Eating Our Way Around Corfu Town, Greece!

You probably know that Dan and I love a food tour, and of course we took one in Corfu Town, Greece this summer. This article details the tour and the delicious things that we ate. Unlike some of our other food tours, this was a food and historical tour, so food tastings were interspersed with a Corfu history lesson and stops at some important sites, such as Saint Spyridon Church and the Venetian Well. Here is Dan and me before the food portion got started!

Dan and me in front of the Old Fortress in Corfu.


After seeing some beautiful sites and learning some history about Corfu Town (which I don’t go into here, suffice it to say it was the main highlights!), we stopped for our first tasting, a huge greek breakfast in Corfu Town’s old town. We first tasted cheese pies and spinach and cheese pies, which are basically the named ingredients wrapped in fragile phyllo dough. These are easy enough to find in Corfu and Greece generally, but these were really good. We also ate the sweet version, topped with powdered sugar. Next up were two new things for me, small spoons of tahini butter and chocolate tahini butter. According to our guide, Greeks use this similarly to how we use peanut butter and Nutella. I really liked the tahini butter and could definitely eat it on a regular basis (and should have brought some home!). We then moved on to the “delights,” or desserts. Baklava and a chocolate square were on offer as was traditional Greek yogurt topped with a fruit marmalade. Our meal was served with Ginger Beer, which is a type of soda popular in Corfu since 1950(!). To be clear, it does not contain alcohol and you can find it pretty easily around Corfu Town. What a breakfast! If you are in Corfu, you can probably find most of these things on the breakfast table, but not all together!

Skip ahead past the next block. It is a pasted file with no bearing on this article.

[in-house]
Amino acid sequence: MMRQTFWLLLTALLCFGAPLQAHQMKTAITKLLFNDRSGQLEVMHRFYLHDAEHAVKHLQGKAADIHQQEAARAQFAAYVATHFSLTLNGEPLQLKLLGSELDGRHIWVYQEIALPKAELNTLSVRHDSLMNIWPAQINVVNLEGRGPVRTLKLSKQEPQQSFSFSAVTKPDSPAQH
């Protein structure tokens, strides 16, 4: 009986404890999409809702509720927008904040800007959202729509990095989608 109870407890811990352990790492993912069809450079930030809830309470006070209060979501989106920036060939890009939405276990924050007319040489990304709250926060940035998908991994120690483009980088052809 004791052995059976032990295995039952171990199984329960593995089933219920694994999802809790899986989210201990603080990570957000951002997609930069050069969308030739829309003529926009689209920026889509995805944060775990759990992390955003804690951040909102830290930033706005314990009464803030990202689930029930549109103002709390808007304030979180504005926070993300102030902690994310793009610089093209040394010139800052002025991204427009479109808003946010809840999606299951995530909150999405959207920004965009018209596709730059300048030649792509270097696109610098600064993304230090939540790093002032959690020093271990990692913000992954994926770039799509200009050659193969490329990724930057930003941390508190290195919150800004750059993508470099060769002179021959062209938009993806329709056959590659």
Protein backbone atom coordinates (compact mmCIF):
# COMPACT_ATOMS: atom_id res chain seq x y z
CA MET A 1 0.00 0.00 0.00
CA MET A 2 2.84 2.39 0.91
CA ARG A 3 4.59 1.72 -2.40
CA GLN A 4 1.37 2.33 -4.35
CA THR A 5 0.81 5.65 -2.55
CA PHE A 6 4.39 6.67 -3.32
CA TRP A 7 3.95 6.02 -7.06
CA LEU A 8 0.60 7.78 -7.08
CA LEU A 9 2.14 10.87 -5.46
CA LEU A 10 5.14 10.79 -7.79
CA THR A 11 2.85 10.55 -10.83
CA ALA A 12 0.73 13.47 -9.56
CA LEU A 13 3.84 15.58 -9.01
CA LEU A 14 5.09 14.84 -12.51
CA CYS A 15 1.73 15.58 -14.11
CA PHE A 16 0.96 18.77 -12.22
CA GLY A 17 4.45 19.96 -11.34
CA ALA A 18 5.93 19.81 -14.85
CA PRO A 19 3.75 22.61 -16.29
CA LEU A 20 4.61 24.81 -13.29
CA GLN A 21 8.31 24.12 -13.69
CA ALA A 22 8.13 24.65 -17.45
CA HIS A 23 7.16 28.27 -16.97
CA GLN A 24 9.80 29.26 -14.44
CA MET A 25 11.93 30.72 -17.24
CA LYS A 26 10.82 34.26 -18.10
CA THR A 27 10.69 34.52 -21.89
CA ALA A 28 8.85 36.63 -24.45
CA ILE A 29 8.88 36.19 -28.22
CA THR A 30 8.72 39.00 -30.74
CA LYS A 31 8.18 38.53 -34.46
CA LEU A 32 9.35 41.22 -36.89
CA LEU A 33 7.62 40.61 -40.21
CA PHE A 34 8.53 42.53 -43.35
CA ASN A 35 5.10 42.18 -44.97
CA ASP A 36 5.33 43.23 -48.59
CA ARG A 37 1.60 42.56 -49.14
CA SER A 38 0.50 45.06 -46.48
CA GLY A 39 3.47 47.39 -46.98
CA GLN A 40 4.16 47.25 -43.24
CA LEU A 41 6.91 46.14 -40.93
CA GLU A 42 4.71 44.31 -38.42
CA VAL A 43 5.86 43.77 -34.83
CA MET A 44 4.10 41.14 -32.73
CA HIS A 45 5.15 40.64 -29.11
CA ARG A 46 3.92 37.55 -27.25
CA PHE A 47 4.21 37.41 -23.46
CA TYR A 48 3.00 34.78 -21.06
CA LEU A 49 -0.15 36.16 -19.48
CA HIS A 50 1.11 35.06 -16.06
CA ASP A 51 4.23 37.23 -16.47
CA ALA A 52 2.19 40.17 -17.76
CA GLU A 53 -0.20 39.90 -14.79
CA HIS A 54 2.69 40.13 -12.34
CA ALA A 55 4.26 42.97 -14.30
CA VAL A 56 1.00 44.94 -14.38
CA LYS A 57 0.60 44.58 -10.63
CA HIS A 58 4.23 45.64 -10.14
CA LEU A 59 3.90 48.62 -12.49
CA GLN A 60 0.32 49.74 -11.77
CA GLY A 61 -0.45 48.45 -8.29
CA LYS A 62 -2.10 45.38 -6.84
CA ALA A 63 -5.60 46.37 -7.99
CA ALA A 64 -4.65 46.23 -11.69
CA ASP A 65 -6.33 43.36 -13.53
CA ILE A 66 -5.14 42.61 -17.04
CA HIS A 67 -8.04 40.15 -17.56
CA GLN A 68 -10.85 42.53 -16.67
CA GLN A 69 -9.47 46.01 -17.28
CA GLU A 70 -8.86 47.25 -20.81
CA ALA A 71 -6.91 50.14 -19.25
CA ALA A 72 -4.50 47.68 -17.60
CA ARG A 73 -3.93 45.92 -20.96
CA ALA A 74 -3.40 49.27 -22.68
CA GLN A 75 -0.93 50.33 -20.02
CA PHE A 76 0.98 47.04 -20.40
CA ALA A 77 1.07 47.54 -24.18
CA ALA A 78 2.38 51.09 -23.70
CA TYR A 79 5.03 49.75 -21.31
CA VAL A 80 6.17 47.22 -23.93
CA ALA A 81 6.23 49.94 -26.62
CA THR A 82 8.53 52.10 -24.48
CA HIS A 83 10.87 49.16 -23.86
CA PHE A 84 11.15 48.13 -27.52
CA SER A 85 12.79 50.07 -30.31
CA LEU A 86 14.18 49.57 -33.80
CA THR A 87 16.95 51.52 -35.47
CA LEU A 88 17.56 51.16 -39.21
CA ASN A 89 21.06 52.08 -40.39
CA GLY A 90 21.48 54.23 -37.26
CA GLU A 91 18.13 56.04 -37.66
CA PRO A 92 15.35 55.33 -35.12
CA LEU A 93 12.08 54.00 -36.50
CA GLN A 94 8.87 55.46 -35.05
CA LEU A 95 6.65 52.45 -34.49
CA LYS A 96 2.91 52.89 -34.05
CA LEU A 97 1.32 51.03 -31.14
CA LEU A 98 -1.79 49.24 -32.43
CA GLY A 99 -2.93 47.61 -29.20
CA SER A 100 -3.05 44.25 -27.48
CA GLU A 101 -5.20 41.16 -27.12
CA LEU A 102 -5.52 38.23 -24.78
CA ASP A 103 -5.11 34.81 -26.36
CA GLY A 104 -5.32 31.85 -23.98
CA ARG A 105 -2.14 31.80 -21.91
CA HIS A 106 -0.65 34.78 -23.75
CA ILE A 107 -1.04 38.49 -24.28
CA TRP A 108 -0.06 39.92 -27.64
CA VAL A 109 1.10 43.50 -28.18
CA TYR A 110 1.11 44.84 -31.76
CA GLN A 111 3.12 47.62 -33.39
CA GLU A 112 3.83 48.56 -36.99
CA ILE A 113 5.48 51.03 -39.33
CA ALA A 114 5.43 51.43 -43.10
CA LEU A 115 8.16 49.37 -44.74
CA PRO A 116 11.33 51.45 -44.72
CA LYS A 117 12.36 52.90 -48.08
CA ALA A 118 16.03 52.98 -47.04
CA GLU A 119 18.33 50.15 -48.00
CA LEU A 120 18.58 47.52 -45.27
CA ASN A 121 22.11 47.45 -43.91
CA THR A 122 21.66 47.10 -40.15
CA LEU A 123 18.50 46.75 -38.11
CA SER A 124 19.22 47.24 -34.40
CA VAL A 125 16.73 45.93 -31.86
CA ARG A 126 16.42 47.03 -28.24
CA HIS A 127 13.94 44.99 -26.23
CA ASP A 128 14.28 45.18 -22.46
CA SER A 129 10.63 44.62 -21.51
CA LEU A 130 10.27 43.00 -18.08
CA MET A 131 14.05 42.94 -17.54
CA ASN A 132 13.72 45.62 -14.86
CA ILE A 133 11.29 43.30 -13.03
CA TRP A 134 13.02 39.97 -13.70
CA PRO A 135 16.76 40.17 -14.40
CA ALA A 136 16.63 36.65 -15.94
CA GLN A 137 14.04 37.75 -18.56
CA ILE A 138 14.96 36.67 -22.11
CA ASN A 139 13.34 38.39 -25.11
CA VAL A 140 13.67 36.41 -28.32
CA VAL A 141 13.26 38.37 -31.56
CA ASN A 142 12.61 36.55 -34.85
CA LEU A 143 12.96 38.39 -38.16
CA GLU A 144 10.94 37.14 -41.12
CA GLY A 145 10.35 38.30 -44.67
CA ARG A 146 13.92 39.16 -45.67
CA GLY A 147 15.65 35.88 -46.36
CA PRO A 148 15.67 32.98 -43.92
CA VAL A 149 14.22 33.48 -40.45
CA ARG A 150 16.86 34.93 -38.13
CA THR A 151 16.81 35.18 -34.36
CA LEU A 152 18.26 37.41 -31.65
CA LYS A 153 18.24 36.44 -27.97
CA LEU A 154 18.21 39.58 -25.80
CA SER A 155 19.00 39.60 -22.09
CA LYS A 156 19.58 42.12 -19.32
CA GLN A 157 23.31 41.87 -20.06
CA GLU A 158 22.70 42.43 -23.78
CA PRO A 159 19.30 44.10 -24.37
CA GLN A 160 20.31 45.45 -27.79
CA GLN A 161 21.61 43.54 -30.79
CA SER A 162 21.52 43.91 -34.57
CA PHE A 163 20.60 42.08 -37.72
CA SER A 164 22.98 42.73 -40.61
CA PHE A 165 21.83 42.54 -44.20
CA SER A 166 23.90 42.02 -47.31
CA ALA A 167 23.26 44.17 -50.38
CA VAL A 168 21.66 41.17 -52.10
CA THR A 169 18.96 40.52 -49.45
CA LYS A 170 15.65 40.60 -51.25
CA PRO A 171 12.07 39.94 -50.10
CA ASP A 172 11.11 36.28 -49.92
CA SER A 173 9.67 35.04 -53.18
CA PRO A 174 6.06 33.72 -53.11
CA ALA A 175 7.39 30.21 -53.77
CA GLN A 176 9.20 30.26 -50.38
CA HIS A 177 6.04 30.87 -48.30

Our breakfast spread!

Ginger beer.


Our second stop was at the craziest spice shop in Corfu Town named Sweet N Spicy. Owned by a Canadian wife and Greek husband, Sweet n Spicy carries all sorts of spices, including traditional Corfu spice mixes, Greek spice mixes and even a few American ones. Here, we smelled a few traditional spices and did a blind olive oil tasting of three olive oils: one made with the owner’s mother’s recipe, one with her husband’s recipe, and one traditional Greek recipe. All of the olive oils were great, but we preferred the mother’s recipe. This shop is a great place to buy souvenirs to take home, including spices and olive oil! And yes, those traveling to the US can take olive oil and spices home – I recommend keeping them in the original package with the label for spices.

Entrance to sweet and spicy.

One of the olive oils of the tasting.

The line up of olive oils.

American Ranch seasoning.

And American BBQ seasoning.


Our next stop was a fun surprise: Galaktopoleio Periklis Alexis dairy shop. Perikilis Alexis is a very old-school, unassuming shop located just off of a main tourist street in Corfu Town. I would never had stopped had it not been for this tour. Upon researching it after the tour, this store’s butter is referred to as the “caviar of butter.” And, according to our tour guide, it was Jackie Kennedy’s favorite butter when she lived in Greece, and she even flew it to her husband’s island on a regular basis. Quite the reputation! At Perikilis Alexis we tried their famous butter on a baguette with honey and it was truly the best butter I’ve ever had. A bit sweet, creamy and not at all heavy. It was excellent on the bread paired with honey. We also tried a rice pudding-esq. dessert topped with cinnamon. That was also fantastic, but the butter was the standout for me.

Old school bakery!

The caviar of butter on a baguette with honey.

A rice pudding dessert from Jackie Kennedy’s favorite bakery! I really love the old school packaging.